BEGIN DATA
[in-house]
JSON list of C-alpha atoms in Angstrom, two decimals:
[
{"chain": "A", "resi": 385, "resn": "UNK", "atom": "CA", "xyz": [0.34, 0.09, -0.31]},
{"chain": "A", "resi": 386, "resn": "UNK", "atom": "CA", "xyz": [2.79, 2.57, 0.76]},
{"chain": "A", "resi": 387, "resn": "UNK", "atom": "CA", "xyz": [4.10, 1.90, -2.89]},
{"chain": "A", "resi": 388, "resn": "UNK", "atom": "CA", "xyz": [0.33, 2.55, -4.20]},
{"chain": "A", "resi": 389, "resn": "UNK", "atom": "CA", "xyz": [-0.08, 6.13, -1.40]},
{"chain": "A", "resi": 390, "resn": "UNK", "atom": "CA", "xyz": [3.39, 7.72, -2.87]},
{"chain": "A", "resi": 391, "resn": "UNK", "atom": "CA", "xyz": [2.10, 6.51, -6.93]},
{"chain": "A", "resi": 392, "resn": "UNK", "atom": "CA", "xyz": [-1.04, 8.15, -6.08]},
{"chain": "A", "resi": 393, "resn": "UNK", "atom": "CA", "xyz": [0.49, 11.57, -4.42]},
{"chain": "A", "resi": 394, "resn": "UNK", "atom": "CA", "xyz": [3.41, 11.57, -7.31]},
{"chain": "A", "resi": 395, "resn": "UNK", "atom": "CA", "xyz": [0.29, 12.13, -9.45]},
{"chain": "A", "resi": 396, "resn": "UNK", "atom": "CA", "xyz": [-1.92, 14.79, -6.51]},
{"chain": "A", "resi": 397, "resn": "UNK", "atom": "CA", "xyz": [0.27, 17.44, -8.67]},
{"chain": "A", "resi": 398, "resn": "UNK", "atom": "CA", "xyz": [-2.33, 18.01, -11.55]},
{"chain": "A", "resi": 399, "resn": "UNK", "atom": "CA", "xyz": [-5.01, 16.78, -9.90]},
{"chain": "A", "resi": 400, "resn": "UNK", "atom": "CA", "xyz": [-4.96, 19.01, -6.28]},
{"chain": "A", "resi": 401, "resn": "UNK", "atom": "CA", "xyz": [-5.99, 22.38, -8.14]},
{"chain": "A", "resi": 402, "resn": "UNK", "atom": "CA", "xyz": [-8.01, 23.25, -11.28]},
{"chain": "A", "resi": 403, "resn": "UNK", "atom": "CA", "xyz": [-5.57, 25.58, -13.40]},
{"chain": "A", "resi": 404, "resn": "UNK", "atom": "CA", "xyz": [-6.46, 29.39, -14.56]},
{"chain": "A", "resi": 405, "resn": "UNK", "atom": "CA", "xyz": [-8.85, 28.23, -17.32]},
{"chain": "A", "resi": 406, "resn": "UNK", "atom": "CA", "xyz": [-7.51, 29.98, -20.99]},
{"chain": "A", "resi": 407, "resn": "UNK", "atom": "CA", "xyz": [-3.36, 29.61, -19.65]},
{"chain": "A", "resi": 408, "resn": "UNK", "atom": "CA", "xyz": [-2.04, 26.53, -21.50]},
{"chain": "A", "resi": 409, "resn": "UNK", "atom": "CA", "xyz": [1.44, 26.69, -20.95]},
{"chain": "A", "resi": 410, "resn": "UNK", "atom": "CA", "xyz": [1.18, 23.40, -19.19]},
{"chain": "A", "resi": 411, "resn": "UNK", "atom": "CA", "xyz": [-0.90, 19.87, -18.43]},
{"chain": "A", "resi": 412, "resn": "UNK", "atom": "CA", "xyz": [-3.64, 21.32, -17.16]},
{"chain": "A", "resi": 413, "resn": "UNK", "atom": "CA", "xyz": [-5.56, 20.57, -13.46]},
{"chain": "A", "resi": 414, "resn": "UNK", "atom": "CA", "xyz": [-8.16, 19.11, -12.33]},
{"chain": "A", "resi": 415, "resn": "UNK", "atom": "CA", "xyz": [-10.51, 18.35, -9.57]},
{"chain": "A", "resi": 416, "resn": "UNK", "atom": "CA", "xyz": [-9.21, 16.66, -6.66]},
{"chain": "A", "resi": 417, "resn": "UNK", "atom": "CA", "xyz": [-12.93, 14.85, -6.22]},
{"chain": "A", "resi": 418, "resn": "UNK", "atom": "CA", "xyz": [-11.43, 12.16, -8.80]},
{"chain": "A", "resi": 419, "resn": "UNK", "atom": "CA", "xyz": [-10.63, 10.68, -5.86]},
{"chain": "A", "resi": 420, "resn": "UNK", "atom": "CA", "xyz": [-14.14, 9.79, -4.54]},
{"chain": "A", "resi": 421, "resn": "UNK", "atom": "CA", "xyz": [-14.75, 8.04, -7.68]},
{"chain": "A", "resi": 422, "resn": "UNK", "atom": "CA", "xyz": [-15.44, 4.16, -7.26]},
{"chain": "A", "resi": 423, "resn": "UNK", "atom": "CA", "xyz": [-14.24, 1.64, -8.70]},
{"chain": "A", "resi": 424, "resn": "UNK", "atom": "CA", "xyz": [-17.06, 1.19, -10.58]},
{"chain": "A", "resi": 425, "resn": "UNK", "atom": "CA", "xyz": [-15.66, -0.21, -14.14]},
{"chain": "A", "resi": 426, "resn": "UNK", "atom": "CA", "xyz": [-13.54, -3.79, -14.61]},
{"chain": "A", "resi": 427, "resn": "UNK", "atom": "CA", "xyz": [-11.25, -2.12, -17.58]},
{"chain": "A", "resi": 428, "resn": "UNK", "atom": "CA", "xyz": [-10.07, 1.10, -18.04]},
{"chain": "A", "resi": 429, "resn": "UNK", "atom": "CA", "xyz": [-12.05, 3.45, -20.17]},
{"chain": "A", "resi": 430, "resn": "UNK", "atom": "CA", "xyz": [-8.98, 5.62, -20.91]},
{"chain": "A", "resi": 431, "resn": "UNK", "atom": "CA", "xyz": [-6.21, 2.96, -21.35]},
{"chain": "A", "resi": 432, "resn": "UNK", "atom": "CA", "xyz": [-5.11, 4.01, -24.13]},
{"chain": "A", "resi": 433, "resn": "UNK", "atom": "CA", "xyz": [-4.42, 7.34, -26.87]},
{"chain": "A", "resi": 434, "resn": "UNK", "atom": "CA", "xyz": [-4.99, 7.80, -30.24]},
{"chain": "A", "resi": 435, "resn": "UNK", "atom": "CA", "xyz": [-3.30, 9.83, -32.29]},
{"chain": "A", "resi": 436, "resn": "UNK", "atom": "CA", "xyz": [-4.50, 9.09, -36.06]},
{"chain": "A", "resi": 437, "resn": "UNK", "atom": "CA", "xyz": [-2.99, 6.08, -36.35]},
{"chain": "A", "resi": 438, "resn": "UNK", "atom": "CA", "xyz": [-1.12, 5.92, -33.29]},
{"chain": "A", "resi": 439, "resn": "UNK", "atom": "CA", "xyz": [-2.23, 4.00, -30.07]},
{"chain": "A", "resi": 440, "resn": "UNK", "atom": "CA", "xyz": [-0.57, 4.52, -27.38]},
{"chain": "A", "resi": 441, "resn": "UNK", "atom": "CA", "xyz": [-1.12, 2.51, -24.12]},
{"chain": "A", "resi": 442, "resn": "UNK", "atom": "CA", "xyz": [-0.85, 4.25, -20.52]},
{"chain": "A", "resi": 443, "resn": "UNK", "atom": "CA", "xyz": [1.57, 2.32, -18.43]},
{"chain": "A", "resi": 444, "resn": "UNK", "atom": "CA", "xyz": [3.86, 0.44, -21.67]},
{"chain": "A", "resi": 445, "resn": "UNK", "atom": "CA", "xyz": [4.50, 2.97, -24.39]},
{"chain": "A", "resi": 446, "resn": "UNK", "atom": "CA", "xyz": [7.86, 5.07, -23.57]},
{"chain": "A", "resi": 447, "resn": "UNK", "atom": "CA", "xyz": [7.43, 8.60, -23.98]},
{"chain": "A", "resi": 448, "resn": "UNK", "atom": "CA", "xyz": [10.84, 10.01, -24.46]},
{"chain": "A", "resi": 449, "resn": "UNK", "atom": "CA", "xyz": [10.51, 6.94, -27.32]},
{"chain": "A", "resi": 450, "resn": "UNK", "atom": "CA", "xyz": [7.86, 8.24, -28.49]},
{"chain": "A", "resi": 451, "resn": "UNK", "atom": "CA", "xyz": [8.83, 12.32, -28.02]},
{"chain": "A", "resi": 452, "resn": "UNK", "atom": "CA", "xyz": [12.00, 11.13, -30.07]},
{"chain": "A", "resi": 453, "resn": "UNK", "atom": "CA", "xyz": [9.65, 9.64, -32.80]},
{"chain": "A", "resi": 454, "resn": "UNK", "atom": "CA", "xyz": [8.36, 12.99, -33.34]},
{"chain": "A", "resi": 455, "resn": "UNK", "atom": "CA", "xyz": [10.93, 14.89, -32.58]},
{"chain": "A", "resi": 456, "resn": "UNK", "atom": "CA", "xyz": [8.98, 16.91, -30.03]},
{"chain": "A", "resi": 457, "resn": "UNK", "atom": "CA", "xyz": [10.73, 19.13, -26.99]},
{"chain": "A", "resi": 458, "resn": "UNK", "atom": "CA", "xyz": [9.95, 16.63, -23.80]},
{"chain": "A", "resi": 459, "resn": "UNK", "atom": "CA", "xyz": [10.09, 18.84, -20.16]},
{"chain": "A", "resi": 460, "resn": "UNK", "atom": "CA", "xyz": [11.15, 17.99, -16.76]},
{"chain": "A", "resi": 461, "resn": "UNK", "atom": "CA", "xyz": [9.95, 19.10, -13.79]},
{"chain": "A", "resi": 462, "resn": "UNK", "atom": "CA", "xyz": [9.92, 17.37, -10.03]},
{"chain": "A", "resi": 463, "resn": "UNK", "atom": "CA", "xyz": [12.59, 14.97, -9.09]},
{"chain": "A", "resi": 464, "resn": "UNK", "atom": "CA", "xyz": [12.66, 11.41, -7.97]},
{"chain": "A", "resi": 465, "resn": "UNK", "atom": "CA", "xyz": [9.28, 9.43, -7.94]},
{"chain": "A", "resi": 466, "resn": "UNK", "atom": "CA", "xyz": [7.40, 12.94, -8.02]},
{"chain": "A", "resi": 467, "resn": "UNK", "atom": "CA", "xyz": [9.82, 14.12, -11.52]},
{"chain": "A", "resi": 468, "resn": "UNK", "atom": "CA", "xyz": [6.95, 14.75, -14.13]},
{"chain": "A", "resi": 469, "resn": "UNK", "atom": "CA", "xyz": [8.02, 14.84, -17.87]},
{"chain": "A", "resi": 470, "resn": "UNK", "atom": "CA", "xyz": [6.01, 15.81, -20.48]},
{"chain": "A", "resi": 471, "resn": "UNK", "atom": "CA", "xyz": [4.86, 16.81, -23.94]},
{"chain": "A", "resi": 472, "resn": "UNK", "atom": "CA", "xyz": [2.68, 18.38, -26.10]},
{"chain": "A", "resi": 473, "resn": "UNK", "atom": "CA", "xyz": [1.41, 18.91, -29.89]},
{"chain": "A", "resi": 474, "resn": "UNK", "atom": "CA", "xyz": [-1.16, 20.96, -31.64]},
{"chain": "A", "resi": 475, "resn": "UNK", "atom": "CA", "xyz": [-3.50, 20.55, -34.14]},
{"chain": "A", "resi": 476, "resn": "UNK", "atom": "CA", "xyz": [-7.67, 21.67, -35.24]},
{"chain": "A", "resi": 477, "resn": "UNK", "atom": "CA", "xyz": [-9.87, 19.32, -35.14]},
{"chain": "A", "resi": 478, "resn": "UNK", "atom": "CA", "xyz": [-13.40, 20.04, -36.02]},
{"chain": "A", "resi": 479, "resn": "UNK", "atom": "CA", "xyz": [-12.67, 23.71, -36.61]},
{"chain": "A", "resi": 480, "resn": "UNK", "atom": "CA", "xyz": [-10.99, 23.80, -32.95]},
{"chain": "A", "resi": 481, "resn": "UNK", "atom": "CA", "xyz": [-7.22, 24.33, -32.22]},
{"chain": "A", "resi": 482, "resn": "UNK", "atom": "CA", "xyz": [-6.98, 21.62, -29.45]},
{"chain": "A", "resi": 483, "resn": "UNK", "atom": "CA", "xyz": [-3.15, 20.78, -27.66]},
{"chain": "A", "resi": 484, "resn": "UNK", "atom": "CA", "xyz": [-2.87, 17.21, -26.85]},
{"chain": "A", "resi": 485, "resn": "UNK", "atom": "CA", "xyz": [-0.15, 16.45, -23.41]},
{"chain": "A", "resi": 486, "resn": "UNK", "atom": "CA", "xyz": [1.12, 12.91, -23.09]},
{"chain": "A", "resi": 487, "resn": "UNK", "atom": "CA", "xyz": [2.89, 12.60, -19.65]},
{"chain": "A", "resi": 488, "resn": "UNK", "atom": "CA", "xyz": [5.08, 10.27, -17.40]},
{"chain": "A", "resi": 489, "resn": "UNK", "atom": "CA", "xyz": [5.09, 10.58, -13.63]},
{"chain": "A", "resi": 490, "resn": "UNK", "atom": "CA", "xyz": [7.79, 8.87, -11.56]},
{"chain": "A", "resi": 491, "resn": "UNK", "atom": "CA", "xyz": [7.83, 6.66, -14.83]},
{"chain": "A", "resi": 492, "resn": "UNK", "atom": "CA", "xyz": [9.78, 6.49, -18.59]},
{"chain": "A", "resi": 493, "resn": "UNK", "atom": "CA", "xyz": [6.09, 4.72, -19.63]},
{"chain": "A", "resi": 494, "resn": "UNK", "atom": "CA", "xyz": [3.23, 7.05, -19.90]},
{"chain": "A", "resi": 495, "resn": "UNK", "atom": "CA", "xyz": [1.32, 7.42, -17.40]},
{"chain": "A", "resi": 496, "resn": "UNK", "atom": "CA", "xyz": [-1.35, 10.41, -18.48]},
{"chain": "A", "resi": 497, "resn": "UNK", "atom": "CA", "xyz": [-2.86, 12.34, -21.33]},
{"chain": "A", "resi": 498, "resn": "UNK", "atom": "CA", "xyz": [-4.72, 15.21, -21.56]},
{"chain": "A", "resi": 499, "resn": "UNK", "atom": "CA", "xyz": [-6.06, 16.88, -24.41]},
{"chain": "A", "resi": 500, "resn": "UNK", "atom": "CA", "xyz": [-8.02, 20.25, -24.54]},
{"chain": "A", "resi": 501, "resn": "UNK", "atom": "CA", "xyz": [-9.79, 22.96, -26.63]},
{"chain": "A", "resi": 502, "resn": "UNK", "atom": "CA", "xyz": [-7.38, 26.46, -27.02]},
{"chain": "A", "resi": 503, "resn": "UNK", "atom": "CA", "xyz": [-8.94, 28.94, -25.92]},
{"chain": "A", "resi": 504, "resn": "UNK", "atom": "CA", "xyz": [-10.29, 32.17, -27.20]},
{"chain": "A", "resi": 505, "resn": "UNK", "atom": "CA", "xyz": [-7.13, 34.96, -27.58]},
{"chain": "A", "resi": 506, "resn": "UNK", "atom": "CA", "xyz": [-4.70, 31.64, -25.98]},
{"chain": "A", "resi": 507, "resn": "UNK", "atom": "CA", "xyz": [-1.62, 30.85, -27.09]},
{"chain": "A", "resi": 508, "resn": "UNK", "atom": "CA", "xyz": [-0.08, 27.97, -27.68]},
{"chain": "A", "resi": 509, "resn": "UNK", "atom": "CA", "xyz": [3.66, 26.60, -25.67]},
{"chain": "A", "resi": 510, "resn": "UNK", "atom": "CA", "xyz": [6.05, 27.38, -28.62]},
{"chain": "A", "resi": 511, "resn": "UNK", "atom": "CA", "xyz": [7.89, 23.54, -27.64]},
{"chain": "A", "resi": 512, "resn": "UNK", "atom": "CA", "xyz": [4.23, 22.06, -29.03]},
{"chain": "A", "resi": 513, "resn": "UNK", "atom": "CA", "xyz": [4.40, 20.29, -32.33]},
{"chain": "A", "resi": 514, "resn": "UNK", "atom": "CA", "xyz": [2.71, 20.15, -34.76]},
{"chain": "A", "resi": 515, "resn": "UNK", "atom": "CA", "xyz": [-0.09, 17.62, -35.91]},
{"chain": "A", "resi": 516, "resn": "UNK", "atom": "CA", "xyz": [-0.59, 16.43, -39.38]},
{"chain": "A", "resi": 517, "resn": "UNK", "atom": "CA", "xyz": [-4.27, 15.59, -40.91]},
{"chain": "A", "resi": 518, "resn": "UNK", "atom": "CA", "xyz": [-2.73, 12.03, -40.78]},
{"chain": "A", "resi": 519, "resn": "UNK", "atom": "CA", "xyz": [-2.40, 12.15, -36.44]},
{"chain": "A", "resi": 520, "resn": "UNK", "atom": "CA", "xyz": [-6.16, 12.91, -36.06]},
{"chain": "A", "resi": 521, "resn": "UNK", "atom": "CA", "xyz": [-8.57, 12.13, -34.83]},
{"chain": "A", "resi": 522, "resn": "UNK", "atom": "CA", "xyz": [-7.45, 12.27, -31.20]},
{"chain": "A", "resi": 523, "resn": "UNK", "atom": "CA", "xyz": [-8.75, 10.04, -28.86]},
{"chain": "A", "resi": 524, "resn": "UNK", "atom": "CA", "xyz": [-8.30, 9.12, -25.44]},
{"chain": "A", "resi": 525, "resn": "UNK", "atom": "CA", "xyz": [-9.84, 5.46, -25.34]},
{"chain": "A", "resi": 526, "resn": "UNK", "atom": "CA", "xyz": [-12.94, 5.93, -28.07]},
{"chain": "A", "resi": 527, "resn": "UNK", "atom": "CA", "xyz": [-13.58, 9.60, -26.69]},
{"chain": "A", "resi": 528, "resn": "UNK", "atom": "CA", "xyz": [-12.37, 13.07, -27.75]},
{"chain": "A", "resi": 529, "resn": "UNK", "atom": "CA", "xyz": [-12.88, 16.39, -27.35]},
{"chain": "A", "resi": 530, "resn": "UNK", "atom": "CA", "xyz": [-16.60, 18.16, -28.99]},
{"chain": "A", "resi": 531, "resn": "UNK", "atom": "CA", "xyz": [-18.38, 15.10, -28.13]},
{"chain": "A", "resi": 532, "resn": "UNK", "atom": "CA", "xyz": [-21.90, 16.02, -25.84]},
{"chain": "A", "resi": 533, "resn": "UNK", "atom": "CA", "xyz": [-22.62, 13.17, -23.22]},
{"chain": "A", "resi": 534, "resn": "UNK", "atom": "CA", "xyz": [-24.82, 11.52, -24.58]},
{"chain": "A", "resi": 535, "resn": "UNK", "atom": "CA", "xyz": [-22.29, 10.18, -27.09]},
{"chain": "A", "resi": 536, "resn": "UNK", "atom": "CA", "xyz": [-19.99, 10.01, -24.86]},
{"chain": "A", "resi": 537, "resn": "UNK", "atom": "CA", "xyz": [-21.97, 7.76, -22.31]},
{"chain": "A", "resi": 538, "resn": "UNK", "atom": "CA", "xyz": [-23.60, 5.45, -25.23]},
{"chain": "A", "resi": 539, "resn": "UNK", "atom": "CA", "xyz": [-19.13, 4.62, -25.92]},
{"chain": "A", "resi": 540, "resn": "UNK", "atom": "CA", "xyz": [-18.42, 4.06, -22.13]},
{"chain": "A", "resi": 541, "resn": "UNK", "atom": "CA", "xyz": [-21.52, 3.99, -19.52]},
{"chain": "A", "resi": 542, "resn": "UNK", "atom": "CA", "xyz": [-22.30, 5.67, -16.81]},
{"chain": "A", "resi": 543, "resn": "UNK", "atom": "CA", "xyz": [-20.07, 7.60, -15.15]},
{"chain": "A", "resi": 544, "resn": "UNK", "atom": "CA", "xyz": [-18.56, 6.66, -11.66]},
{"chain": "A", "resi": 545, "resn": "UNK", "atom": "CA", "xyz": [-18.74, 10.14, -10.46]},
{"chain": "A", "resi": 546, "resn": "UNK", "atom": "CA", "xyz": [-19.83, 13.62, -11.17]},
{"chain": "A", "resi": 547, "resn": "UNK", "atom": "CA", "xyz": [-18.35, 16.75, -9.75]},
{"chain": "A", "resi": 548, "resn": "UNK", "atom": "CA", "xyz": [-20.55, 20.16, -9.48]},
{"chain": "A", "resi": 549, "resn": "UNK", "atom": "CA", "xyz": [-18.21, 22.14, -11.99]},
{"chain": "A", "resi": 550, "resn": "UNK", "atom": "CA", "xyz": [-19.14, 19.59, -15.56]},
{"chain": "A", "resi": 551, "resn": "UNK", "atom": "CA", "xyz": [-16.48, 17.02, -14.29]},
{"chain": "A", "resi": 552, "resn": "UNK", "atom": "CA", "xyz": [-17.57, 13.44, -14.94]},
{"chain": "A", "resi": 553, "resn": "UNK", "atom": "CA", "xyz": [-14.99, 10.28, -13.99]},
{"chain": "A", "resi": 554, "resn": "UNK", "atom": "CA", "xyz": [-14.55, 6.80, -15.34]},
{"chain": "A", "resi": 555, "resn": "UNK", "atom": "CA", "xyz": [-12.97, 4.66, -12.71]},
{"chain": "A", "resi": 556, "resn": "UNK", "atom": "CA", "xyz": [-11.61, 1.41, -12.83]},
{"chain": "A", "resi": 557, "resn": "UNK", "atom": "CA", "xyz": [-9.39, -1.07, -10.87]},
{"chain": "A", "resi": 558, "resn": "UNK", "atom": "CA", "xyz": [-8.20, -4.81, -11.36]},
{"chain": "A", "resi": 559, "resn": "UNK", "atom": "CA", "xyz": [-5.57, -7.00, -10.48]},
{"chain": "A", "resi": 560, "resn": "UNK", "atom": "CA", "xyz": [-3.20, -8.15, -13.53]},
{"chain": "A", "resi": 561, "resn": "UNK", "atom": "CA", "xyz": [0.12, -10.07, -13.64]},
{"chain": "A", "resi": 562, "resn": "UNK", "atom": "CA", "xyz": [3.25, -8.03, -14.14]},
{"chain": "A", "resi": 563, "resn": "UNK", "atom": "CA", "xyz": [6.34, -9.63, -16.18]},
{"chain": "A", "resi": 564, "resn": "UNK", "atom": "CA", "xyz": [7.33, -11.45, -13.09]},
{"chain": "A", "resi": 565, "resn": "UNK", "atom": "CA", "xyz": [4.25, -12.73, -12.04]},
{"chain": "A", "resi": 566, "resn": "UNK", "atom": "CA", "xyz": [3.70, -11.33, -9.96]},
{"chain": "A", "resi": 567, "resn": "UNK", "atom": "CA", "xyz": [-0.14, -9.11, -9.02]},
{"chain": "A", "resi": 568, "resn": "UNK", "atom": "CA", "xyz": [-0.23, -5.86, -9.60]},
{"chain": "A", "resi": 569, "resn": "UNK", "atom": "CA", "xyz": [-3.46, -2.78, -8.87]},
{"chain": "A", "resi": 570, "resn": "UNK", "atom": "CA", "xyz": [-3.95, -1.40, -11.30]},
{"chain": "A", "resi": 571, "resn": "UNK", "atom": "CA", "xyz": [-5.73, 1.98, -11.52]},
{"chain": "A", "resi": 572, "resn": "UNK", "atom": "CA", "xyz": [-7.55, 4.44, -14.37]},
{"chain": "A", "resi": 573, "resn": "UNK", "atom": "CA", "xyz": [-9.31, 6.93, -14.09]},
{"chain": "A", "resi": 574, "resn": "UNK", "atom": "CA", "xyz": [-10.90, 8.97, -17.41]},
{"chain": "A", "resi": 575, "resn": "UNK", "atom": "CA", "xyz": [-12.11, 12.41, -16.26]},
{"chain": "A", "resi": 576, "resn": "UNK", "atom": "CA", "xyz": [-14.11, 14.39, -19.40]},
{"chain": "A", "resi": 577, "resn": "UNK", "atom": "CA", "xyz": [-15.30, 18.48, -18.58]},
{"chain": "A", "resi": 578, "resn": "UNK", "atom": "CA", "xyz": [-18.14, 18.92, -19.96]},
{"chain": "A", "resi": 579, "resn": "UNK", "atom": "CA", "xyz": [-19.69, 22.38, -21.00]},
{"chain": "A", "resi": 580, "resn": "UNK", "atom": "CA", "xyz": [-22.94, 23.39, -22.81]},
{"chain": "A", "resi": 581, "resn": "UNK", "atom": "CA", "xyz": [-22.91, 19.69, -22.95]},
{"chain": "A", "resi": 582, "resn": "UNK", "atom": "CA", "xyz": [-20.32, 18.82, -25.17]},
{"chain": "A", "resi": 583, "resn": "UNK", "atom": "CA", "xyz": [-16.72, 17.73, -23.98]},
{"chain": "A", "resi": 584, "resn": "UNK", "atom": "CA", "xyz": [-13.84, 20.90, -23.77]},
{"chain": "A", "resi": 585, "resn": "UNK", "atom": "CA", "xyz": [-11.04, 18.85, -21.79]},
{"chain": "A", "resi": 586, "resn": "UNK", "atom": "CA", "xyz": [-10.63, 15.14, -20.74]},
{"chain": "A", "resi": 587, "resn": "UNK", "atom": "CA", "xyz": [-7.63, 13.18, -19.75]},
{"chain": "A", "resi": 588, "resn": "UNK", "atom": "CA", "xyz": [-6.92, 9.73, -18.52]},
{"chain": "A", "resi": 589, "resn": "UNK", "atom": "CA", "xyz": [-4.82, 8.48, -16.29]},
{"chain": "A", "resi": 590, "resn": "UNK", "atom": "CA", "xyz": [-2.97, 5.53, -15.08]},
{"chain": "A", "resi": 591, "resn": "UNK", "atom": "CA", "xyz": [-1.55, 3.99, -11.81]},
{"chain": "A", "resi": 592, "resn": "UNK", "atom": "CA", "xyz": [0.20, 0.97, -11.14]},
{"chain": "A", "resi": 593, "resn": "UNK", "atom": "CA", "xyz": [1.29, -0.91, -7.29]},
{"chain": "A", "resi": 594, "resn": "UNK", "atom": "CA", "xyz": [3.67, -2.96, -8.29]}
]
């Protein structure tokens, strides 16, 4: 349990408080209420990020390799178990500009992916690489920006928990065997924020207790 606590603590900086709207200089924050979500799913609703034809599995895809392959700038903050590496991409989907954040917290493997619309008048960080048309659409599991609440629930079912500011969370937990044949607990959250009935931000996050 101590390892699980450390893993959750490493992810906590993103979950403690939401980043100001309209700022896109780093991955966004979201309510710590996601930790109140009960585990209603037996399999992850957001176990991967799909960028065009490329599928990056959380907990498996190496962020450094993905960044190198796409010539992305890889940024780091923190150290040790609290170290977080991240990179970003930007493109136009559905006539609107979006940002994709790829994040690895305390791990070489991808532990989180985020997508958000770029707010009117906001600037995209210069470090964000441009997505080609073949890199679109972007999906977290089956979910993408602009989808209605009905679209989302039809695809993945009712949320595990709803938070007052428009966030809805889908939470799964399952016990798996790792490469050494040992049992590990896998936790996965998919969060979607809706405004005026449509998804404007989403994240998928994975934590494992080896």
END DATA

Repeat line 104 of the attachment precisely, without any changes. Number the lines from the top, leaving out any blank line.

{"chain": "A", "resi": 485, "resn": "UNK", "atom": "CA", "xyz": [-0.15, 16.45, -23.41]},